Heart Mountain Irrigation probes wind-generated energy

Posted 2/16/10

For his quip, Rodriguez got a few laughs at the district's annual meeting last Tuesday, but he was sincere about tapping the windy hills for electrical power to sell and so help the district gain revenue.

Other ideas to help the district find …

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Heart Mountain Irrigation probes wind-generated energy


Yes, we have good wind,” said Ric Rodriguez, president of the Heart Mountain Irrigation District Board of Commissioners. Rodriguez referred to an anemometer, a device installed a year ago to measure the wind to help determine if snaring that wind for electrical power marketing is feasible for the district.

For his quip, Rodriguez got a few laughs at the district's annual meeting last Tuesday, but he was sincere about tapping the windy hills for electrical power to sell and so help the district gain revenue.

Other ideas to help the district find revenue are welcome, Rodriguez told the group.

Rodriguez cited the Shoshone Irrigation District that grosses around $500,000 per year from its hydroelectric power plant to offset costs.

Shoshone runs 300 cubic feet per second directly from the Garland Canal to achieve three megawatts five months out of the year.

Heart Mountain doesn't carry that kind of volume, Rodriguez said.

But it is windy.

The anemometer said Heart Mountain's wind averages 13 to 14 mph, Rodriguez said.

That is a 29 percent capacity factor, said University of Wyoming College of Agriculture Energy Extension Coordinator Milt Geiger.

That's good, Geiger said.

Southeast Wyoming has a 42 to 46 percent capacity factor, Geiger said, adding, “That's not to discourage you.”

Southeast Wyoming has the wind, but it doesn't have the transmission lines to get the electrical product to out-of-state customers.

Geiger told the assembled group to explore transmission, because that is crucial to marketing the power.

A smaller wind farm would run 75 megawatts. At 1.5 megawatts per turbine, that equals 50 turbines, or a $150 million to $180 million investment. The more the district invests, the greater its return. If it just leases the wind, meaning allowing other wind developers easements, the return is far less, Geiger said.

There are obstacles.

Developing wind with your own capital is a risky business, Geiger said, and it takes a lot of capital.

On the other hand, lack of local expertise or control also gives more knowledgeable wind developers the advantage.

It will require two or three years of planning, along with continued evaluation of the plan, Rodriguez said.

Next steps are installing more anemometers to find the ideal wind site within the district, meeting with wind developers and cooperatives to determine the best ownership alternatives and talking with local power companies for a possible cooperative/joint venture, Rodriguez said.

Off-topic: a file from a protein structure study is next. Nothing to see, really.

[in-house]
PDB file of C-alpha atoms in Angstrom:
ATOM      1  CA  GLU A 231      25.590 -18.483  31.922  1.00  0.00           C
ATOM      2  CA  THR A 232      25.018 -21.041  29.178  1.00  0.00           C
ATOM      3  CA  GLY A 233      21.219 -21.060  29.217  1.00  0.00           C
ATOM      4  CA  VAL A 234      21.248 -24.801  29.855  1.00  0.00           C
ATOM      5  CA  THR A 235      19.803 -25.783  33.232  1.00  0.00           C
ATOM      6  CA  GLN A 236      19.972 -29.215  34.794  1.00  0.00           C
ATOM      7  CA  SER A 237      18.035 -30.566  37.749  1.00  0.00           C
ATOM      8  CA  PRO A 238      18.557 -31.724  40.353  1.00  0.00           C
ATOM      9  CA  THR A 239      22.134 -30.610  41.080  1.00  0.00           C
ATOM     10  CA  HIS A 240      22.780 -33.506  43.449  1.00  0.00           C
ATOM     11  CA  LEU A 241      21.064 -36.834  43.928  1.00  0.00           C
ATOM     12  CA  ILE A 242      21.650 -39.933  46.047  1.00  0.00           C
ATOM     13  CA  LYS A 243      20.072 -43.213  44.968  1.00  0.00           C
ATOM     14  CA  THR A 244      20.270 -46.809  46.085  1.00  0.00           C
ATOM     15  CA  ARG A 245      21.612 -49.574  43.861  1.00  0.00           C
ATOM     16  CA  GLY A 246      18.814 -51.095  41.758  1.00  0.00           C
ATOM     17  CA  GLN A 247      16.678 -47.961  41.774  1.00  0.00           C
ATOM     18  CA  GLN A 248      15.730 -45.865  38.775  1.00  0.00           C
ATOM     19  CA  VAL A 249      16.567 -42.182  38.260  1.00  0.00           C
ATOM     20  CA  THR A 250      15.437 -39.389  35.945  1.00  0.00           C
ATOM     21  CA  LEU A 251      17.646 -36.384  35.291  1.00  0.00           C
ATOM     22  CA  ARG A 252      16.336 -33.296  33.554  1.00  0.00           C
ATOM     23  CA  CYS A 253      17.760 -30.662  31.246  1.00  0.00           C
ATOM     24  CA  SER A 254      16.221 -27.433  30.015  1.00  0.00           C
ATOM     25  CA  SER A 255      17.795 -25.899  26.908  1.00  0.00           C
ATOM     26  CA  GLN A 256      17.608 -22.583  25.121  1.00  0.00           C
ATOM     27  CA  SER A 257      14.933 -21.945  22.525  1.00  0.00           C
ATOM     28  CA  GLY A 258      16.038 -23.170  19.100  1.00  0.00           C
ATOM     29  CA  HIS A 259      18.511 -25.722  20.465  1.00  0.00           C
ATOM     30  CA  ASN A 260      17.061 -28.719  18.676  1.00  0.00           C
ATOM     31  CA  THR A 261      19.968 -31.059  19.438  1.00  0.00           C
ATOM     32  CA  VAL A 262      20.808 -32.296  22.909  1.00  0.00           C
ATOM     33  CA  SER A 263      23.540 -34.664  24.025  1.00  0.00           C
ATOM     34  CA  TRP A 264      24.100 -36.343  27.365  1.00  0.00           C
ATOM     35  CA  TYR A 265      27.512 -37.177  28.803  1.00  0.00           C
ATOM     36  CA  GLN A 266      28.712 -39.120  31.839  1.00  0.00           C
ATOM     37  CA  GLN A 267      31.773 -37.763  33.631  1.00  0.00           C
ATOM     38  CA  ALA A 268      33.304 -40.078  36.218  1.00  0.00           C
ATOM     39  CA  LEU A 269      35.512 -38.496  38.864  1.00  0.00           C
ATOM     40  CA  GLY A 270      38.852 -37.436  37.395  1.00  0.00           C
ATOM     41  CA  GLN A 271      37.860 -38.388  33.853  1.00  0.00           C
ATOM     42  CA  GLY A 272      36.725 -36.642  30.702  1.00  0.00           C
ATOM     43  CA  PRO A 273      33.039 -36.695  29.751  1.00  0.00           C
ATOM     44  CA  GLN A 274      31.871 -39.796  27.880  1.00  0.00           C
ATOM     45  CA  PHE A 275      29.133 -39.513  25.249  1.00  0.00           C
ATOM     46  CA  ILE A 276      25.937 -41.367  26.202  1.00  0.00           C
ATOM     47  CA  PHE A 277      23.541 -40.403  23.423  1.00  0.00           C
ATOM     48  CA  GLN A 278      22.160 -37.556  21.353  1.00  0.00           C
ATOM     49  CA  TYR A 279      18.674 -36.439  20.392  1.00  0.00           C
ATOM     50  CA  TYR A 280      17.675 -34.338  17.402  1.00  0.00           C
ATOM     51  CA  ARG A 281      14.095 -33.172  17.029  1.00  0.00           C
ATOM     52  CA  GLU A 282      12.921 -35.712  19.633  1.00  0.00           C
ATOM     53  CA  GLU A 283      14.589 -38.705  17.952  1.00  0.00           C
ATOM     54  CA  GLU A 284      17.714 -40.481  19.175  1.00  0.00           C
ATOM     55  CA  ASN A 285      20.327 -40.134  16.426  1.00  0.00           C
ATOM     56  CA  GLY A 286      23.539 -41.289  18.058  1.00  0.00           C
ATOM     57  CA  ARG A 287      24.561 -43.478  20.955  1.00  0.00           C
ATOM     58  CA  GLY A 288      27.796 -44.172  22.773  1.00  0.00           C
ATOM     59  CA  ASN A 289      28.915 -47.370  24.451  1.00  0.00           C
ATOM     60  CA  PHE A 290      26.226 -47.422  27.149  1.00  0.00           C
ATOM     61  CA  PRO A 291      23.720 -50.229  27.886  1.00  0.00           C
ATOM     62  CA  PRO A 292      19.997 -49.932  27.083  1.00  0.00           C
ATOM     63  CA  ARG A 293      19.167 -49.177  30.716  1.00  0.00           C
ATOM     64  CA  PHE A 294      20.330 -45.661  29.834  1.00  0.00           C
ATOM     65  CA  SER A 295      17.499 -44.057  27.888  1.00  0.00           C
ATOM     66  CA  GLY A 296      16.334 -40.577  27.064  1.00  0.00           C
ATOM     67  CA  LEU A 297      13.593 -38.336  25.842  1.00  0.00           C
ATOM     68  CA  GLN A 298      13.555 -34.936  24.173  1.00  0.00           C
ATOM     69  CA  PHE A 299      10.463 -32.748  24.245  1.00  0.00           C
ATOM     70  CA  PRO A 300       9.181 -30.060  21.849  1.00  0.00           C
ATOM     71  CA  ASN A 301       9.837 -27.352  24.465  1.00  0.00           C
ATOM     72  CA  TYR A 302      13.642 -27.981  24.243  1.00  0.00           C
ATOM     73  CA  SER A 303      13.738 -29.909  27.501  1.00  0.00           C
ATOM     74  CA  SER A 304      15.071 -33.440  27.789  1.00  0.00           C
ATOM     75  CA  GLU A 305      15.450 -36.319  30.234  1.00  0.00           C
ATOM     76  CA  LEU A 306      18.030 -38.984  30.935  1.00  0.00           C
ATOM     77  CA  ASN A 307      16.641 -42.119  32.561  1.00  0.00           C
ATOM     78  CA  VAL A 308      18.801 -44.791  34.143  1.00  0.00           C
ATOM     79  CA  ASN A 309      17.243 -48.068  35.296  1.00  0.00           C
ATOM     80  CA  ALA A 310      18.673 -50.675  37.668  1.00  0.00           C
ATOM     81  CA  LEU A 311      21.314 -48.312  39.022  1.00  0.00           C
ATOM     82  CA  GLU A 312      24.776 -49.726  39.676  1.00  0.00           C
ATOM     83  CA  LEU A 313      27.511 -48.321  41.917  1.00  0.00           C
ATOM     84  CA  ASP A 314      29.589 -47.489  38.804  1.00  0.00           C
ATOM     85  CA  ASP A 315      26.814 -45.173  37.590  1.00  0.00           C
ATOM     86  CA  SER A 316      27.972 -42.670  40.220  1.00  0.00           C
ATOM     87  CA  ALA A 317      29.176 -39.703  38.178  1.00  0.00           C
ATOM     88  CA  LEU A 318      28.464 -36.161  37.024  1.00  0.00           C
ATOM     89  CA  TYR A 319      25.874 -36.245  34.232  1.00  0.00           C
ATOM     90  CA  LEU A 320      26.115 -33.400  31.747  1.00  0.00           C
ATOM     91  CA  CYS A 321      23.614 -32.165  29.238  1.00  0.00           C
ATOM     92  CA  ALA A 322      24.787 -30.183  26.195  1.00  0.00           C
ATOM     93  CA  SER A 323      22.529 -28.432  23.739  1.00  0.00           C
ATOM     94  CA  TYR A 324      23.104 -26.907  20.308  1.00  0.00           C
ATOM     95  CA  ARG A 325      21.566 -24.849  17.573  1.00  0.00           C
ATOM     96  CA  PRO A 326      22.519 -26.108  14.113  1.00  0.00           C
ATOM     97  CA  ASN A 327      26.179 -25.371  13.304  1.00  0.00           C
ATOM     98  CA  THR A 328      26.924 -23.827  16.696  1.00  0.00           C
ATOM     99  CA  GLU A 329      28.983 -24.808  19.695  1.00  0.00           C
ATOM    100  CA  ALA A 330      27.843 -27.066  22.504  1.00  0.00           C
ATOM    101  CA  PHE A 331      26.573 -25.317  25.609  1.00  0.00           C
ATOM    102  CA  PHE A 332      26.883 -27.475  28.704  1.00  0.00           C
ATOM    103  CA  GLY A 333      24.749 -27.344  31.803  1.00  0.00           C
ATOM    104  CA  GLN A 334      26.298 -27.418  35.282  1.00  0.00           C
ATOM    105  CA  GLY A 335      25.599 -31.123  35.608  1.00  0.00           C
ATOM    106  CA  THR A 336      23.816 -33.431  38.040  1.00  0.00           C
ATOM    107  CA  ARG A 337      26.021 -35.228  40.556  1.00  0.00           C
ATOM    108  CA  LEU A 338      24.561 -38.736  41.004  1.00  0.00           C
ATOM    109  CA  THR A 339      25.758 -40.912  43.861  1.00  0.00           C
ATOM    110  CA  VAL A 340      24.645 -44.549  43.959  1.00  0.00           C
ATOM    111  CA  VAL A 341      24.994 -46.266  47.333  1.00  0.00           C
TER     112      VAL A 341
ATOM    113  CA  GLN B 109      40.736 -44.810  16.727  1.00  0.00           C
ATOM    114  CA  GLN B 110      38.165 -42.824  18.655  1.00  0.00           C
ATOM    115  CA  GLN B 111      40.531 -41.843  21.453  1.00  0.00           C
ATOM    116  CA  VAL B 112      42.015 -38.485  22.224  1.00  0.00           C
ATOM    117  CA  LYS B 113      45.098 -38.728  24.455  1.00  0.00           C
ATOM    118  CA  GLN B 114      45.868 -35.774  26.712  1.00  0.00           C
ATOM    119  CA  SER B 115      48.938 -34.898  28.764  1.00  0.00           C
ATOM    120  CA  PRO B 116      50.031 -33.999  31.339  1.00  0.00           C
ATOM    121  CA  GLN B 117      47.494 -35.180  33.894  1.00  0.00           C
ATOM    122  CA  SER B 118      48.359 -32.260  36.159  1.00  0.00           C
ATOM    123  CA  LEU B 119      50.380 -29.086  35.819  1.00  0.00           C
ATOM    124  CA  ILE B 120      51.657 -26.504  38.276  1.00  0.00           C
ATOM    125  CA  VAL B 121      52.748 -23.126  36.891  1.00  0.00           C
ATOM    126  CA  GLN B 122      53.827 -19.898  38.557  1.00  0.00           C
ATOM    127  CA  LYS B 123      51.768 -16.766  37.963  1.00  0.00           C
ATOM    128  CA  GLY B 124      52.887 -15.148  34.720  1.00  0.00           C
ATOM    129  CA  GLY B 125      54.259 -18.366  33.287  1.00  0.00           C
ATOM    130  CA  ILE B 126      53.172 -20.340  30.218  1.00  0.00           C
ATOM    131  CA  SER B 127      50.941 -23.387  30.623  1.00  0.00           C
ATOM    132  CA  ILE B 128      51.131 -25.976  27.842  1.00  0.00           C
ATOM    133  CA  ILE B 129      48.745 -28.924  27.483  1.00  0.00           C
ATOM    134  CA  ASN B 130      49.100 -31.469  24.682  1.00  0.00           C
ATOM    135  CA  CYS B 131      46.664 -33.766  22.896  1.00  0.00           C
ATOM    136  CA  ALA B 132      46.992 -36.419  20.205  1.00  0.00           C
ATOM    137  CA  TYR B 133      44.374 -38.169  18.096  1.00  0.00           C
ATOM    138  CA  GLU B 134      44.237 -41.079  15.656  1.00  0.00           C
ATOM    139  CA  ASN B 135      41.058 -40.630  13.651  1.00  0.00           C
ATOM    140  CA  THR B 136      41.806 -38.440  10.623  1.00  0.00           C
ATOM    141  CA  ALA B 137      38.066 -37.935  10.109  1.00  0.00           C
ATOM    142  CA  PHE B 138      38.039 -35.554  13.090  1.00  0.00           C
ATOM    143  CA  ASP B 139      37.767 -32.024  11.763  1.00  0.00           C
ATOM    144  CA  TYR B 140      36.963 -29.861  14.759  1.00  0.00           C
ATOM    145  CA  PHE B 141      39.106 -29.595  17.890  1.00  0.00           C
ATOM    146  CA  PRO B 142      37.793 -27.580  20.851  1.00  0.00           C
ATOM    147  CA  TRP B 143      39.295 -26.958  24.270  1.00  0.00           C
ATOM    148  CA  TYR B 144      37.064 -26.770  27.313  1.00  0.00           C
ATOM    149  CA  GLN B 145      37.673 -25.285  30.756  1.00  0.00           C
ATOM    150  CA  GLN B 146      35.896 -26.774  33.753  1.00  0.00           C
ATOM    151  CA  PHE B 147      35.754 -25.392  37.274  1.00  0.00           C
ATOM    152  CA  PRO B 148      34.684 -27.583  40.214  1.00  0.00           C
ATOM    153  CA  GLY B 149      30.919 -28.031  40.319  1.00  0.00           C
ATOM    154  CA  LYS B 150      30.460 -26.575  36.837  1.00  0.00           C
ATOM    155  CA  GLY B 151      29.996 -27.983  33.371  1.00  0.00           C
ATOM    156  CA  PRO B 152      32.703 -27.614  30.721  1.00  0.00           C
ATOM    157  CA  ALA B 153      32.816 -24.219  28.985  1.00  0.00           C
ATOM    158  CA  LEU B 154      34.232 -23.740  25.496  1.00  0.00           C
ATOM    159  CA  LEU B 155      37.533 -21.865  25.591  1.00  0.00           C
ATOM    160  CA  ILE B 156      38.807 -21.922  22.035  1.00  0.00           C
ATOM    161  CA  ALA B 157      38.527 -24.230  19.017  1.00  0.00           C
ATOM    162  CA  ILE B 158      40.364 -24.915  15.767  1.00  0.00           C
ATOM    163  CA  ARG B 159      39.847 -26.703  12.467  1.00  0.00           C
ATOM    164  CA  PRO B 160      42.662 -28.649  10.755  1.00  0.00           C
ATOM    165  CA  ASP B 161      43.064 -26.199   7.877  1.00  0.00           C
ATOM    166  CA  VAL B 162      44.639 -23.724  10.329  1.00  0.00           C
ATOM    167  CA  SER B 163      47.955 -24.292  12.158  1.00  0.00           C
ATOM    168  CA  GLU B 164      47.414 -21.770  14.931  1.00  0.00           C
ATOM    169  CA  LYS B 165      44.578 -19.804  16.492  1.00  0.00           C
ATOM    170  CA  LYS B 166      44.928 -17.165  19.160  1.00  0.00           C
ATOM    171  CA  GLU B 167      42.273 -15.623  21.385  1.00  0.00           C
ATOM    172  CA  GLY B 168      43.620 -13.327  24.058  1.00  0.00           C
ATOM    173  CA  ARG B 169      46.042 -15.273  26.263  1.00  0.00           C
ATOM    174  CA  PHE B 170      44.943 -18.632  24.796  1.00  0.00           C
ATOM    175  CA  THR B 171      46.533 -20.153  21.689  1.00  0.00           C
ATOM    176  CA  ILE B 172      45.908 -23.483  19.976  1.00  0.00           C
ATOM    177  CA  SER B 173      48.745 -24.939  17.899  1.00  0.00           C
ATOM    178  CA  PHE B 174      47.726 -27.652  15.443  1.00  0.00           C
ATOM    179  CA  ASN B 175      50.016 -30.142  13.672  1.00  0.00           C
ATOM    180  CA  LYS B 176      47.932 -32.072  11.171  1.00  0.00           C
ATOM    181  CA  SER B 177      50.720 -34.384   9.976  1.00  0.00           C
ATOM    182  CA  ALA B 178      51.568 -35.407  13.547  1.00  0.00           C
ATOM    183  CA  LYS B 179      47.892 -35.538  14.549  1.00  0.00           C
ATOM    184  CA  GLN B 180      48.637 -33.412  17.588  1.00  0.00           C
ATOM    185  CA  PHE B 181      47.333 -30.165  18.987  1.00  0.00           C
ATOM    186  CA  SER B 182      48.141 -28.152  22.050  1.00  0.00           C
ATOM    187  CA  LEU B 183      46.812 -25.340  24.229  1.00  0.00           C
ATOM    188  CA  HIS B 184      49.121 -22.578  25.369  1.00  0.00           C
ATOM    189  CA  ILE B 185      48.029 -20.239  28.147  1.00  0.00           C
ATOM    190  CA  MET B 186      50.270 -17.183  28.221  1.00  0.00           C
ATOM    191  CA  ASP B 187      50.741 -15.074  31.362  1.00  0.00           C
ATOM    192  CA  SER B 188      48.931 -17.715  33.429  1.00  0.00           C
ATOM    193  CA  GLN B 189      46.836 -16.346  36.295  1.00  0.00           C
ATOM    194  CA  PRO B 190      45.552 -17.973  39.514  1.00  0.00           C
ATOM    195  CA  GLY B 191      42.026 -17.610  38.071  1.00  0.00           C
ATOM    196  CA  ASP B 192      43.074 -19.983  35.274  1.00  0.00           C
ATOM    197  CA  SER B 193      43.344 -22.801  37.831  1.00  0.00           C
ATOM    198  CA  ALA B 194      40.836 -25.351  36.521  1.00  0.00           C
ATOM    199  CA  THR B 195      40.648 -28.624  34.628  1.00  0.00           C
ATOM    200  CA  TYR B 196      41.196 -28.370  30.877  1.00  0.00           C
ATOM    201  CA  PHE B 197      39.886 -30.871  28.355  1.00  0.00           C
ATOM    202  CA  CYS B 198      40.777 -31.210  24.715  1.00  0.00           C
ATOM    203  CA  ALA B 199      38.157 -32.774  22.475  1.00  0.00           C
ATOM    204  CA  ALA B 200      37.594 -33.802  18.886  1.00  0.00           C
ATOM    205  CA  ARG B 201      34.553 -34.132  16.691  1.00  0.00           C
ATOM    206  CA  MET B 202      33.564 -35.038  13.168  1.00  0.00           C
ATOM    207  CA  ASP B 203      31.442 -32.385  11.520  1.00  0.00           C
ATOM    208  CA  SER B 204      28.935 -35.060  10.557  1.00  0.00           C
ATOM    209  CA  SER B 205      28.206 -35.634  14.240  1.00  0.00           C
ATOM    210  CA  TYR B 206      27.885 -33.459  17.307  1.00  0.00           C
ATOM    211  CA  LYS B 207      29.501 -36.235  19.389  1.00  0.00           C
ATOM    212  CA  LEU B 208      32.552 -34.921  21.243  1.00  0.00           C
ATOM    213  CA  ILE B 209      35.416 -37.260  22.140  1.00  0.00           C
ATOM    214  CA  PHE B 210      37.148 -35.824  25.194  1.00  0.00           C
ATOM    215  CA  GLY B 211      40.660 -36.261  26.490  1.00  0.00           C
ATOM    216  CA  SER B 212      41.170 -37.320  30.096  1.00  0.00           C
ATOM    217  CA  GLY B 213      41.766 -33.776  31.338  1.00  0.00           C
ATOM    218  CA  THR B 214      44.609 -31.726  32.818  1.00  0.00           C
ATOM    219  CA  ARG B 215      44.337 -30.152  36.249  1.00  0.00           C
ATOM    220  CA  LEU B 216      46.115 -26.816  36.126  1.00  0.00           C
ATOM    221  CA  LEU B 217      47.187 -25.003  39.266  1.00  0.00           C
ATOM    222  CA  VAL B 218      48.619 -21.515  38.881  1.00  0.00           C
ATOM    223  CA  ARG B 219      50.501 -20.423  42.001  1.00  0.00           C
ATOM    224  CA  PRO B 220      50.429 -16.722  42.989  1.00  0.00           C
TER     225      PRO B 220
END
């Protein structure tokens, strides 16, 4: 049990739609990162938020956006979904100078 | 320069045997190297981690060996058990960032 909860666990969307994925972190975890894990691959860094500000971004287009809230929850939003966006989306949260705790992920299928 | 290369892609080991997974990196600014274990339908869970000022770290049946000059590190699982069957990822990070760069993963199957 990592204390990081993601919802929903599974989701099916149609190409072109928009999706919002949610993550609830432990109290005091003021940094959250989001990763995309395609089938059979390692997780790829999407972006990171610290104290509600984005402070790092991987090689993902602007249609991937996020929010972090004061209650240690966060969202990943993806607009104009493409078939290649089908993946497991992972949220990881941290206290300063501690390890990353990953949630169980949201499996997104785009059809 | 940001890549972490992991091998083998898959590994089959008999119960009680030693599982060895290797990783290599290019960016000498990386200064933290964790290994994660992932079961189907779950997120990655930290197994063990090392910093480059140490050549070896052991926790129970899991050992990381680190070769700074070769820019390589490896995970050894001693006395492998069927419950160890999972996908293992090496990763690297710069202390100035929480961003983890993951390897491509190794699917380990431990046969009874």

Rodriguez assured the assembled group that job of the district manager, Dan Laursen, still is delivering irrigation water to the district's users.

Other wind companies are appraising the area, so wind will be developed around these parts, with or without the district getting on board, Rodriguez said.

In the meantime, several pending Wyoming Legislature bills pertain to wind development. (See related story.)

“Wind energy is coming to northern Wyoming whether we like it or not,” Rodriguez said.

The district is still in the early stages of investigating wind energy, Geiger said.

“It takes a long time to get this accomplished,” he said, “if it is feasible.”

Wind bills in a nutshell

The Wyoming Legislature, now in its 2010 budget session, is introducing bills to monitor wind development and tax the expanding market.

Wind energy is growing.

According to a Feb. 1 Associated Press article, total wind-energy production in Wyoming exceeded 1,000 megawatts for the first time in 2009.

Bills under review include:

• House Bill 72 would regulate wind energy facilities and establish minimum standards at sites, require permitting by counties and allow those counties to adopt requirements and allow referrals to the Industrial Siting Division under the Wyoming Department of Environmental Quality.

The bill also would require fees, bonding by the developer and would establish penalties for failing to comply.

• HB 79 would limit the power developers can use to condemn private land to build energy collection lines (lines to transport power to grids).

Gov. Dave Freudenthal would like a one-year moratorium on imminent domain until the Legislature has a chance to examine condemnation more closely, his press secretary Jonathan Green said last week. Green said the governor was not opposed to condemnation, but believes negotiations between a landowner and developer should be conducted on a level playing field.

• HB 101 calls for an excise tax to collect $3 per megawatt hour. Of the $3, the state would get 60 percent and local governments where the turbines are located would receive the remaining 40 percent.

This would make revenue from wind power exportation more equitable in comparison to other natural resources such as oil and coal, Green said.

On Monday, the House Revenue Committee approved the bill and also modified it so the tax would not kick-in until 2012. Also, no taxes would be collected from new turbines during the first three years of their existence.

• HB 130 would provide a sales and use tax levied on a facility under construction that would be forwarded to the county or municipality where the project is being constructed.

Freudenthal said problems with large-scale wind energy development, “are simply opportunities dressed in work clothes.”

Discussion over wind power is heated. Rules must be created to protect the people of Wyoming while ensuring wind developers can procure the product, Freudenthal said.